We’re not going to worry about the cholesterol, because it’s not as bad for you as most people fear.  Cholesterol is a wax-like substance made from a combination of protein and fatty acids, which makes it very hard for the body to absorb.  In fact, only about a third of the world’s population is capable of digesting and absorbing a significant amount of cholesterol.  The cholesterol in our bodies is made in our own livers from the fats that we eat.  Even for the minority who can absorb cholesterol, it’s not as important to watch as saturated and trans fat.  Note that cholesterol is almost always in milligrams, while saturated fat and trans fat are measured in grams.  If we do the conversion, this burger meal has 0.08 grams of cholesterol, compared to 13 grams of saturated fat.  That’s 162.5 times more saturated fat than the stuff misinformed news reporters tell you to avoid.  So maybe next time, ditch the egg white, and eat a much healthier real egg.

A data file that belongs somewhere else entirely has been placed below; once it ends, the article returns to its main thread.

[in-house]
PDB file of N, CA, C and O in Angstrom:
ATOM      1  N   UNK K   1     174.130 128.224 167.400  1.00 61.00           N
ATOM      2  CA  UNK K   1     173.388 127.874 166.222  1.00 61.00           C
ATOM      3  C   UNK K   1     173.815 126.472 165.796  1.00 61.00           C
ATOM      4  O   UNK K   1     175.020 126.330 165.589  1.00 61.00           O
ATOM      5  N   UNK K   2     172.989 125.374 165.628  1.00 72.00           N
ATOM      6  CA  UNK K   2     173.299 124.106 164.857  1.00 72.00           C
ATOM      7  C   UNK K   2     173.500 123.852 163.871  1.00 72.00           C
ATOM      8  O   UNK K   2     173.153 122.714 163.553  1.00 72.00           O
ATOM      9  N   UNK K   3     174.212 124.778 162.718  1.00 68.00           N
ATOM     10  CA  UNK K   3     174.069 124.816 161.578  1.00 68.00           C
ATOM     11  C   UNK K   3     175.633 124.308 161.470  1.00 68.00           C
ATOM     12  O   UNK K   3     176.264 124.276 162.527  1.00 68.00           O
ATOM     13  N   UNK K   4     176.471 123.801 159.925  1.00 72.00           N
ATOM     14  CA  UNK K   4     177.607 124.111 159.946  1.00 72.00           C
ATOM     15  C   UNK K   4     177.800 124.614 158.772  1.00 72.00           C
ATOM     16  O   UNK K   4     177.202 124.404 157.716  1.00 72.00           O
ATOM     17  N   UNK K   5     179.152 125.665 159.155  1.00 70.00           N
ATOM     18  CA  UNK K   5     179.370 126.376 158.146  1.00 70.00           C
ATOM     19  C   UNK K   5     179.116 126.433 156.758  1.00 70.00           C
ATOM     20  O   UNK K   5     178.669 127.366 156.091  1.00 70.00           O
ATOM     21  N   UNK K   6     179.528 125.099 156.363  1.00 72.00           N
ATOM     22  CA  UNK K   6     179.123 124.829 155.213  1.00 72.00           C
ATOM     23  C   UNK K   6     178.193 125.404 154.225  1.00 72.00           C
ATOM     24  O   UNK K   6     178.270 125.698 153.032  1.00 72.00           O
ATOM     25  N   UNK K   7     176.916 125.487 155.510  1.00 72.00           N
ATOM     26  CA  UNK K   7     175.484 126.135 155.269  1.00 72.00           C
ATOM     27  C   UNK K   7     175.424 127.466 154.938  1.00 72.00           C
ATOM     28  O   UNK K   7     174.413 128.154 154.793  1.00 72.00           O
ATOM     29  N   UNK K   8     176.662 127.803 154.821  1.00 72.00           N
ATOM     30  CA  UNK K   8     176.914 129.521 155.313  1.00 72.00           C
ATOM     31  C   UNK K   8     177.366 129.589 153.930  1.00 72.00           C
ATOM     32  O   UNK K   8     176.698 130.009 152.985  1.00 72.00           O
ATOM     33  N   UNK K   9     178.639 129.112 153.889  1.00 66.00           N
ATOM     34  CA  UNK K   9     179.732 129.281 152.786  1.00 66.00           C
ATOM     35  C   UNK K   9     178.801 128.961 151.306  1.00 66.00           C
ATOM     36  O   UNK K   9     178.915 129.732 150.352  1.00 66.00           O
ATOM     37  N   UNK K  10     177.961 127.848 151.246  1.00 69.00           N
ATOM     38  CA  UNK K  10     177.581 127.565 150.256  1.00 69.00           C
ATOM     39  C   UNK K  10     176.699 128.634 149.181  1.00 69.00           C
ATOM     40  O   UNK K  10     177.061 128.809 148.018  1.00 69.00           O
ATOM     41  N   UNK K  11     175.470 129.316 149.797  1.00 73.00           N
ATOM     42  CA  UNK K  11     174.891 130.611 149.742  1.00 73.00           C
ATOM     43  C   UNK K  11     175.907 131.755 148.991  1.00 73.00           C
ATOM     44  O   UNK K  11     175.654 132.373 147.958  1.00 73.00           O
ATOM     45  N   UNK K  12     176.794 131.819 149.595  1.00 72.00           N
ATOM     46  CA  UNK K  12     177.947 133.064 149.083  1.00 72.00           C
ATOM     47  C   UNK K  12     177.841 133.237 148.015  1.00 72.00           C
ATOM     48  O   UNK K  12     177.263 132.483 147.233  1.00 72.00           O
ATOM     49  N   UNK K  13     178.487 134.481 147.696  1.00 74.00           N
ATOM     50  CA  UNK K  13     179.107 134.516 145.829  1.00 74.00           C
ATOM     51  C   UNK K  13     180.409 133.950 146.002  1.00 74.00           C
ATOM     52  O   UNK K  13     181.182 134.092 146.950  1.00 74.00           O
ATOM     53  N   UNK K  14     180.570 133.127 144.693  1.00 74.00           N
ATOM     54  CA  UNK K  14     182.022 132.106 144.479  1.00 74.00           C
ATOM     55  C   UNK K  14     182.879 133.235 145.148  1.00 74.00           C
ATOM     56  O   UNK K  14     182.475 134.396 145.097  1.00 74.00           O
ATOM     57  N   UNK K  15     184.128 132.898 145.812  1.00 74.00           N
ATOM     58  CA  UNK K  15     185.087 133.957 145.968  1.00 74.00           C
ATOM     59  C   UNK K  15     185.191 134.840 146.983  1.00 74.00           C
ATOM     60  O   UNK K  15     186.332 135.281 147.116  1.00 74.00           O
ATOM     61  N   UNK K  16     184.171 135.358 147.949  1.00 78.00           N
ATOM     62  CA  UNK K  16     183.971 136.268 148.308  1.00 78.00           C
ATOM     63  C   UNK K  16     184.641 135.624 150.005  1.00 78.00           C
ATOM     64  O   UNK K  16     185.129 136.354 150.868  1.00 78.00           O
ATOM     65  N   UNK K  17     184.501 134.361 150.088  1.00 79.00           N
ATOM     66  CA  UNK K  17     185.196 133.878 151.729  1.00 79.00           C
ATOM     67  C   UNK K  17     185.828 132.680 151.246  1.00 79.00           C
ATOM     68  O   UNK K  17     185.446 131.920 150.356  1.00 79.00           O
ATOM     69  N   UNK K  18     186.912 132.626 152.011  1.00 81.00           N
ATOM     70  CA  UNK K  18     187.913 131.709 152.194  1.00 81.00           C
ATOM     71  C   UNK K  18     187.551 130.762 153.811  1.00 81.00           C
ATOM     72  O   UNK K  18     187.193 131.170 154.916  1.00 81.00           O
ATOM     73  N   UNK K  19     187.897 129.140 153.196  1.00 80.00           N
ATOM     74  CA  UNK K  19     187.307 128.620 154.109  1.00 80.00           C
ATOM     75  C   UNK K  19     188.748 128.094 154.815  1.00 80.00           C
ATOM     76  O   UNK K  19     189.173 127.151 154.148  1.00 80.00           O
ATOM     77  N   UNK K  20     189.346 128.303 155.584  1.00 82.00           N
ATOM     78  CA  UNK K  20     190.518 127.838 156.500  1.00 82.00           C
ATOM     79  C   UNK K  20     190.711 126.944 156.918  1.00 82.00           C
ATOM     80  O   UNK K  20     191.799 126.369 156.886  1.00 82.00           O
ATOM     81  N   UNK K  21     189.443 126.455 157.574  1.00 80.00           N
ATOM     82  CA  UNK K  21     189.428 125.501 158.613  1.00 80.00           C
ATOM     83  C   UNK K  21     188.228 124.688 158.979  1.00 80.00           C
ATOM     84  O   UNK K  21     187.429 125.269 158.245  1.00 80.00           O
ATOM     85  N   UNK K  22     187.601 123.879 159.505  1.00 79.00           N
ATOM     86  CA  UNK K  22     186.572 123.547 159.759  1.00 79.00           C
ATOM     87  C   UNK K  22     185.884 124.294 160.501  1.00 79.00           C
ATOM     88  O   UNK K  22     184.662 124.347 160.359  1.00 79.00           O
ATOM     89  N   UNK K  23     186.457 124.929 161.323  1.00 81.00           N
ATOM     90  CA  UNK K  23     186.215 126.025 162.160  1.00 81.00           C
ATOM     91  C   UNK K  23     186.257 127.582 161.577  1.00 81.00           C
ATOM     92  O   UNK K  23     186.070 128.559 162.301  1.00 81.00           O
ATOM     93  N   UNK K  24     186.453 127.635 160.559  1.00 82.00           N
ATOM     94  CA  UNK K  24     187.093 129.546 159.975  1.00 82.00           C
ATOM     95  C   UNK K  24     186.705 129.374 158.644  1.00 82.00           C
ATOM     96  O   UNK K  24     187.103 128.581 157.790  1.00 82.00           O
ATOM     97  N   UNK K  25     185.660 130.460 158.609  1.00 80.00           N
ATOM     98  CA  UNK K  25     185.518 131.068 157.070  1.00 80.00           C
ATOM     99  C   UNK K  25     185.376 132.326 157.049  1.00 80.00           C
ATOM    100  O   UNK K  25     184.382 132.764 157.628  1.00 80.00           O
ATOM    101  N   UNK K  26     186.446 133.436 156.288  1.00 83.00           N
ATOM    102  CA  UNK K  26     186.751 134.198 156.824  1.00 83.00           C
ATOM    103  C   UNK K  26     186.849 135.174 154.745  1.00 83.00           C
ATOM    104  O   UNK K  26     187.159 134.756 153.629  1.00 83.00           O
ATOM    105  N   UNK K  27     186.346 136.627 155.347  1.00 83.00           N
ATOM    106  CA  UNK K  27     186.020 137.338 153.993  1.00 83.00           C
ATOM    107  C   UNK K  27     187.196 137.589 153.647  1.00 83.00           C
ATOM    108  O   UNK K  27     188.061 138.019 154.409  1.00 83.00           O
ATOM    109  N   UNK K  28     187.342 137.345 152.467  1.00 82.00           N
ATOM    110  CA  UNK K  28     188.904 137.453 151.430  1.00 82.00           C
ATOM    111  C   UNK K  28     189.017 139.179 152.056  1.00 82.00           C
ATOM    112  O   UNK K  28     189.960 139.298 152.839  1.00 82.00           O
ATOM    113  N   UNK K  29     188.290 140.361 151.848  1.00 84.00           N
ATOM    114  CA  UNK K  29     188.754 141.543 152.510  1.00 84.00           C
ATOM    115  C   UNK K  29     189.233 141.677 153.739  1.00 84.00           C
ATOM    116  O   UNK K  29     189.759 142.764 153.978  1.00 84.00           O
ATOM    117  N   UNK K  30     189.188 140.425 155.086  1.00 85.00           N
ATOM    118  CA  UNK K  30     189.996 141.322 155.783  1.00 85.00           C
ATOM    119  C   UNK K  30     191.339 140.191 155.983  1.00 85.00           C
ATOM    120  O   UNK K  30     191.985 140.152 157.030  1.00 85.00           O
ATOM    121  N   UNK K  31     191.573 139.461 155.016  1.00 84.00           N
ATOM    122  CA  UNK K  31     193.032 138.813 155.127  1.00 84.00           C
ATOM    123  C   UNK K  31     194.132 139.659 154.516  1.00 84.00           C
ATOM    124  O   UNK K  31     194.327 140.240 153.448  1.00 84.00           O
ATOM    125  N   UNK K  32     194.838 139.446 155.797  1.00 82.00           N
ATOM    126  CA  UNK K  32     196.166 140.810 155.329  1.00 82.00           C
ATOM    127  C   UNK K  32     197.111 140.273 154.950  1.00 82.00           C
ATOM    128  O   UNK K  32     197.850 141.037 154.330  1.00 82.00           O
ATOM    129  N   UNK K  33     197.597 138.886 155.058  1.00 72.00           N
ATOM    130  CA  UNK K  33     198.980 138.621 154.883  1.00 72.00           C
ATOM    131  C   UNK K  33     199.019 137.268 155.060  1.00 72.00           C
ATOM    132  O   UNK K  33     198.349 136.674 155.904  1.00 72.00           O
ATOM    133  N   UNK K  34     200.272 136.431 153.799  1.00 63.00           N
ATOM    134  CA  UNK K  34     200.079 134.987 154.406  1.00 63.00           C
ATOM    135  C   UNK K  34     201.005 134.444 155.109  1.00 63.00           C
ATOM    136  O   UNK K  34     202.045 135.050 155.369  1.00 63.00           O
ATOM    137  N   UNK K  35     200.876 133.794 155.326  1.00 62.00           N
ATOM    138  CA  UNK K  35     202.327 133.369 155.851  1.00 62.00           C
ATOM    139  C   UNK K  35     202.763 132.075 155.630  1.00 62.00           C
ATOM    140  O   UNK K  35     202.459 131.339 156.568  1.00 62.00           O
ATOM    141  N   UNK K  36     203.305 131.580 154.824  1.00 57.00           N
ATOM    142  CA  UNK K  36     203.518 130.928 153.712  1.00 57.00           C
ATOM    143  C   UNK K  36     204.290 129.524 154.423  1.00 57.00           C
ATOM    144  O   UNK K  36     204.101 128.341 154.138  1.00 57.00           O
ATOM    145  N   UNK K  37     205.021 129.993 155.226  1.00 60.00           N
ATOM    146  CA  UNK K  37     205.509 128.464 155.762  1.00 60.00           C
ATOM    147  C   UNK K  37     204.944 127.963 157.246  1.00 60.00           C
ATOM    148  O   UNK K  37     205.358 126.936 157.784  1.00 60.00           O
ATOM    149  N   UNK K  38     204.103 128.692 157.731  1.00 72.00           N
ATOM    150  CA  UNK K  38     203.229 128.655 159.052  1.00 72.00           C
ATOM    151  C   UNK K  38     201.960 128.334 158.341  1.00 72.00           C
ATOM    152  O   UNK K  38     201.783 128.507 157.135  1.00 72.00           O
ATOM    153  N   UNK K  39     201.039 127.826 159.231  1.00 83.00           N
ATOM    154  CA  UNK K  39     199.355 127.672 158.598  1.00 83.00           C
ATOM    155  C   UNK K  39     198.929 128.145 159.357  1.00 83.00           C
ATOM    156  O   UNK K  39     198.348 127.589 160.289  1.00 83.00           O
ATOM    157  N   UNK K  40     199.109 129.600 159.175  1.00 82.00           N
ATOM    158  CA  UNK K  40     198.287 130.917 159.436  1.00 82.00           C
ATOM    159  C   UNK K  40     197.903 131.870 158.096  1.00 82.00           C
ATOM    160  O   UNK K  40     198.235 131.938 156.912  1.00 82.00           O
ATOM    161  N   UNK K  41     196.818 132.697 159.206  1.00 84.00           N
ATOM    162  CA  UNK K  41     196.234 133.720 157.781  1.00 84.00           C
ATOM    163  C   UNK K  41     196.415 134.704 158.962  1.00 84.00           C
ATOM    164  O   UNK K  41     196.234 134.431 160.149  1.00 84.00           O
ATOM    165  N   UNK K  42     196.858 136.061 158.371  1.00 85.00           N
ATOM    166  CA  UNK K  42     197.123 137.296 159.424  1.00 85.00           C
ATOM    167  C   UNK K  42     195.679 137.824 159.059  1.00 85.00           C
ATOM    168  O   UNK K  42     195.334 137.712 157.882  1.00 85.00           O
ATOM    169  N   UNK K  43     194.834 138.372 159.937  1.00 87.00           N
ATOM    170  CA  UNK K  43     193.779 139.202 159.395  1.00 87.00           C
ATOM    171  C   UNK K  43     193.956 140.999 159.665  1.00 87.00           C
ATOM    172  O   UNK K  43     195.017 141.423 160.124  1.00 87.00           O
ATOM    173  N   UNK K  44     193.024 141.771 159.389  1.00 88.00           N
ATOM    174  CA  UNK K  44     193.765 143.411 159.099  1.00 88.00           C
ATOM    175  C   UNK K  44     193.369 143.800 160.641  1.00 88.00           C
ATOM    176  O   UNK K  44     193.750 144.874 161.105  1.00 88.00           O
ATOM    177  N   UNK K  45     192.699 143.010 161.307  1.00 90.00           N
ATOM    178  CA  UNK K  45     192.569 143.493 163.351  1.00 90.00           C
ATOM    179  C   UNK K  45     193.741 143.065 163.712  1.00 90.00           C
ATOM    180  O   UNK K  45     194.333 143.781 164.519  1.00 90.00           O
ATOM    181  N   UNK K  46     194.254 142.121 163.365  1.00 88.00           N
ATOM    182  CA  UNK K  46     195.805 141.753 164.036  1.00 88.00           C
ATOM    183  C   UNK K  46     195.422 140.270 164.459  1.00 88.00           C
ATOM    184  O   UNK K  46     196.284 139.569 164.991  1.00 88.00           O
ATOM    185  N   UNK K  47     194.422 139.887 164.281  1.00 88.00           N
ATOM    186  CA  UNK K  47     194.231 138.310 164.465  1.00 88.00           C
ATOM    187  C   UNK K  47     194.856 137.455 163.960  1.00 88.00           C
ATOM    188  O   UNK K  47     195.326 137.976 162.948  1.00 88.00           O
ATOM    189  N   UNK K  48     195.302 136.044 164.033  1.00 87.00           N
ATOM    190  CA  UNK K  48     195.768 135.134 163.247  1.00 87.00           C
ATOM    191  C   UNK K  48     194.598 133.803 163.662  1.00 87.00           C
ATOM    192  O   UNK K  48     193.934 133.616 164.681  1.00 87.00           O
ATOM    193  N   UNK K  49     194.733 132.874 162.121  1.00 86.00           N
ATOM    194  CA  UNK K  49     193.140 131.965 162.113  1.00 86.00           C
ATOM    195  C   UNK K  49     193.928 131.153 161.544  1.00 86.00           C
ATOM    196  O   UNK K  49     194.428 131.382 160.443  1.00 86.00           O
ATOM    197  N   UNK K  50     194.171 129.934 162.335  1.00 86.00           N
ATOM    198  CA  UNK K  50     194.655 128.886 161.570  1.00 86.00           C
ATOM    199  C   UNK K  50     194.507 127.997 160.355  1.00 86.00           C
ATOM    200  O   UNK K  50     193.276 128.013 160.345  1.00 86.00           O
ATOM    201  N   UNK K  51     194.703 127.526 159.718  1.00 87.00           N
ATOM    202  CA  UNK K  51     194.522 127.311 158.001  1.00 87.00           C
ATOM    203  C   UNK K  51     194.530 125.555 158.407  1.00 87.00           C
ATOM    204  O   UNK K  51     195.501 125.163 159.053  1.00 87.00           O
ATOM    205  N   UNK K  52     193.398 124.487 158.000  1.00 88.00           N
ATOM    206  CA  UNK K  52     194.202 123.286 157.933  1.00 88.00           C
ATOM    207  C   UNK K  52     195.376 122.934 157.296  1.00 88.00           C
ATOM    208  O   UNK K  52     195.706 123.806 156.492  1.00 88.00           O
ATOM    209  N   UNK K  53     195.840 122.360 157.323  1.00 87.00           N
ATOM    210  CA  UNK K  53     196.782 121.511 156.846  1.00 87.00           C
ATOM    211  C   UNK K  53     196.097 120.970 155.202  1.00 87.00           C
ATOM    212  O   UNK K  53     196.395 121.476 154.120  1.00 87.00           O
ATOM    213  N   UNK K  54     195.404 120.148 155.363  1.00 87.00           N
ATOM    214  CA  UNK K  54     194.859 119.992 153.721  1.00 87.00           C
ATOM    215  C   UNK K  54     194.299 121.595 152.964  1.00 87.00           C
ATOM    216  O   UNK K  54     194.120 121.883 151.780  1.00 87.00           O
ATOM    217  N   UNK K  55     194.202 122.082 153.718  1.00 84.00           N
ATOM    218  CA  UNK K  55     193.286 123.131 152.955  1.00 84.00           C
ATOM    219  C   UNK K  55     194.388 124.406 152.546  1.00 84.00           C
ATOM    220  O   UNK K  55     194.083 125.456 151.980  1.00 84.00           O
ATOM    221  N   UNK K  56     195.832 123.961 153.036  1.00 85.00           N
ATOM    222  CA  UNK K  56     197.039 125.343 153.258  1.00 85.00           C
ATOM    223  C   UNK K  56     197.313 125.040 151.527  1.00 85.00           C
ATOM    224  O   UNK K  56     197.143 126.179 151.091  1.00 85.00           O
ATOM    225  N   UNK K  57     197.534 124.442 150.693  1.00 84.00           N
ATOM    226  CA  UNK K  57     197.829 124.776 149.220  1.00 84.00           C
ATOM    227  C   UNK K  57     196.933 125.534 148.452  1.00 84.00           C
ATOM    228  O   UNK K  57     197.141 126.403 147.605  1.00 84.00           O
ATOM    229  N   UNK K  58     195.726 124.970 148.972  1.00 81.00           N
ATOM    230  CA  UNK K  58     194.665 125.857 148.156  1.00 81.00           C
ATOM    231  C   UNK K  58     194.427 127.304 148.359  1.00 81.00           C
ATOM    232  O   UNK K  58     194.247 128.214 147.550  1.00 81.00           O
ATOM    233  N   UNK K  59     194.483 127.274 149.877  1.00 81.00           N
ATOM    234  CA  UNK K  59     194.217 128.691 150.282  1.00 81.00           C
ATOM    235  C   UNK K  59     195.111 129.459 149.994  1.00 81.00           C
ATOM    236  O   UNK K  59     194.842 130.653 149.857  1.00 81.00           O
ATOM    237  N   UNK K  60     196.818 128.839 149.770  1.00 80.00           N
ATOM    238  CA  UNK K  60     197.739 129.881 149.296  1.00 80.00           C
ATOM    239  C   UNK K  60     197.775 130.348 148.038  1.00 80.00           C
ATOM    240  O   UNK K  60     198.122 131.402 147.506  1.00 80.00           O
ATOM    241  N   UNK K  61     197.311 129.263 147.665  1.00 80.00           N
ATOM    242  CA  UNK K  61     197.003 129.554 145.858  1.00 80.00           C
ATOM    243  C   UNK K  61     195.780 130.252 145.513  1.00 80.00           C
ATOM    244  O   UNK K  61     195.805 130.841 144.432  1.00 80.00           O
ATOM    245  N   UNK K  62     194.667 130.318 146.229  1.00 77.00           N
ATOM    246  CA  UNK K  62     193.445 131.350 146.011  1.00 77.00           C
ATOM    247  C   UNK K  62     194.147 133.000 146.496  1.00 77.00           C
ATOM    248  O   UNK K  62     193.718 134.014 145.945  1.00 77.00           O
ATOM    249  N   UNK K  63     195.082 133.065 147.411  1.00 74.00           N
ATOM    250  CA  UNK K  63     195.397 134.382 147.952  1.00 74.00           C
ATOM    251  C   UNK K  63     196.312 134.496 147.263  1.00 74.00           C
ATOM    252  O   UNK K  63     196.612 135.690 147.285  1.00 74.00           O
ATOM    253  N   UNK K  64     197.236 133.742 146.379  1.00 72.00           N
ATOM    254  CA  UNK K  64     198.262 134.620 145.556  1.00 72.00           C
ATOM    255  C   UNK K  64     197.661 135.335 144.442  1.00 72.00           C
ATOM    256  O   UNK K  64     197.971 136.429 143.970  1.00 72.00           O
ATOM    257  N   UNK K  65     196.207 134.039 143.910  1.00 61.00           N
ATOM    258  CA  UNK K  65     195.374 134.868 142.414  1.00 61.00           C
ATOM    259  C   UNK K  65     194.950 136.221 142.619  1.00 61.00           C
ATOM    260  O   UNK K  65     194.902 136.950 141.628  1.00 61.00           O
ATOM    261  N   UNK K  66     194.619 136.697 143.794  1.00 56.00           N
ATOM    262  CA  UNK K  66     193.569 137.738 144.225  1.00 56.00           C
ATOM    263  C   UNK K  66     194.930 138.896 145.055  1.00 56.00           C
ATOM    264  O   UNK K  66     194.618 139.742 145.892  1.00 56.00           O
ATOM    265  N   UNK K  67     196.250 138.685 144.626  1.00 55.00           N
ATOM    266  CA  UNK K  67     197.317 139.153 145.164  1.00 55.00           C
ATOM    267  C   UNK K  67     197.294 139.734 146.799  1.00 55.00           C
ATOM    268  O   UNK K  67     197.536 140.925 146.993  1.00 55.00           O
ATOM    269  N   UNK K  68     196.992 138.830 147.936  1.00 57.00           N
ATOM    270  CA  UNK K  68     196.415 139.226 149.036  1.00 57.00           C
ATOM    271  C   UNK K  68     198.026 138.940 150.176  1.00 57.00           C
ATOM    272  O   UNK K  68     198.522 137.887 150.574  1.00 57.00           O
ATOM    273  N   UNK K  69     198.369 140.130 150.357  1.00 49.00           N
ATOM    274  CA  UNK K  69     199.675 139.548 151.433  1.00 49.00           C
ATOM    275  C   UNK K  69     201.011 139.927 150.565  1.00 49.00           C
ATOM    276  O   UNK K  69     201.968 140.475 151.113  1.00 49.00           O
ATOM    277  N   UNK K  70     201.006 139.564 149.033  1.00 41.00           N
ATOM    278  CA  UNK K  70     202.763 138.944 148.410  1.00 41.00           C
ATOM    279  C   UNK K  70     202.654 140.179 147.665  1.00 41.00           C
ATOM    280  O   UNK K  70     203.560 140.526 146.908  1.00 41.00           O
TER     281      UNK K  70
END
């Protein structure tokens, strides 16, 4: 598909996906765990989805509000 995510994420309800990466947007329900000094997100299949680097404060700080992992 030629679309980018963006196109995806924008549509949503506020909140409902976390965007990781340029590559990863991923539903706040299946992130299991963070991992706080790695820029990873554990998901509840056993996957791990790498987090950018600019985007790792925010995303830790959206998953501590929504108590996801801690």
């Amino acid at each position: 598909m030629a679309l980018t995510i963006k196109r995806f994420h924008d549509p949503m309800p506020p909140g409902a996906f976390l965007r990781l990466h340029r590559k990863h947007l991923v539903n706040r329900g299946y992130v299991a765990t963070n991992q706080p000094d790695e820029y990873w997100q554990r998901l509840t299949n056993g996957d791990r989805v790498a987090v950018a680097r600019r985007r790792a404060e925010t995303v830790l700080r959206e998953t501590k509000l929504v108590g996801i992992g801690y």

Over half of the day’s sodium in one meal, which can not only lead to hypertension (high blood pressure), but has also been linked to increased inflammation in the body, and an increase in auto-immune disorders.  Sodium is needed by your body, but not in the amounts that we tend to use.  Everything in moderation!  Try to stay between 1000 and 2000 mg per day.

Then the 87 grams of sugar means that this burger has 348 calories in raw sugar alone.  That’s almost as many calories in pure, micronutrient-free sugar as I eat in a single meal (granted, I eat 4 or 5 small meals a day, which is uncommon).  You wouldn’t pour 43.5 sugar packets into your morning coffee, so why would you want all of that in your value meal?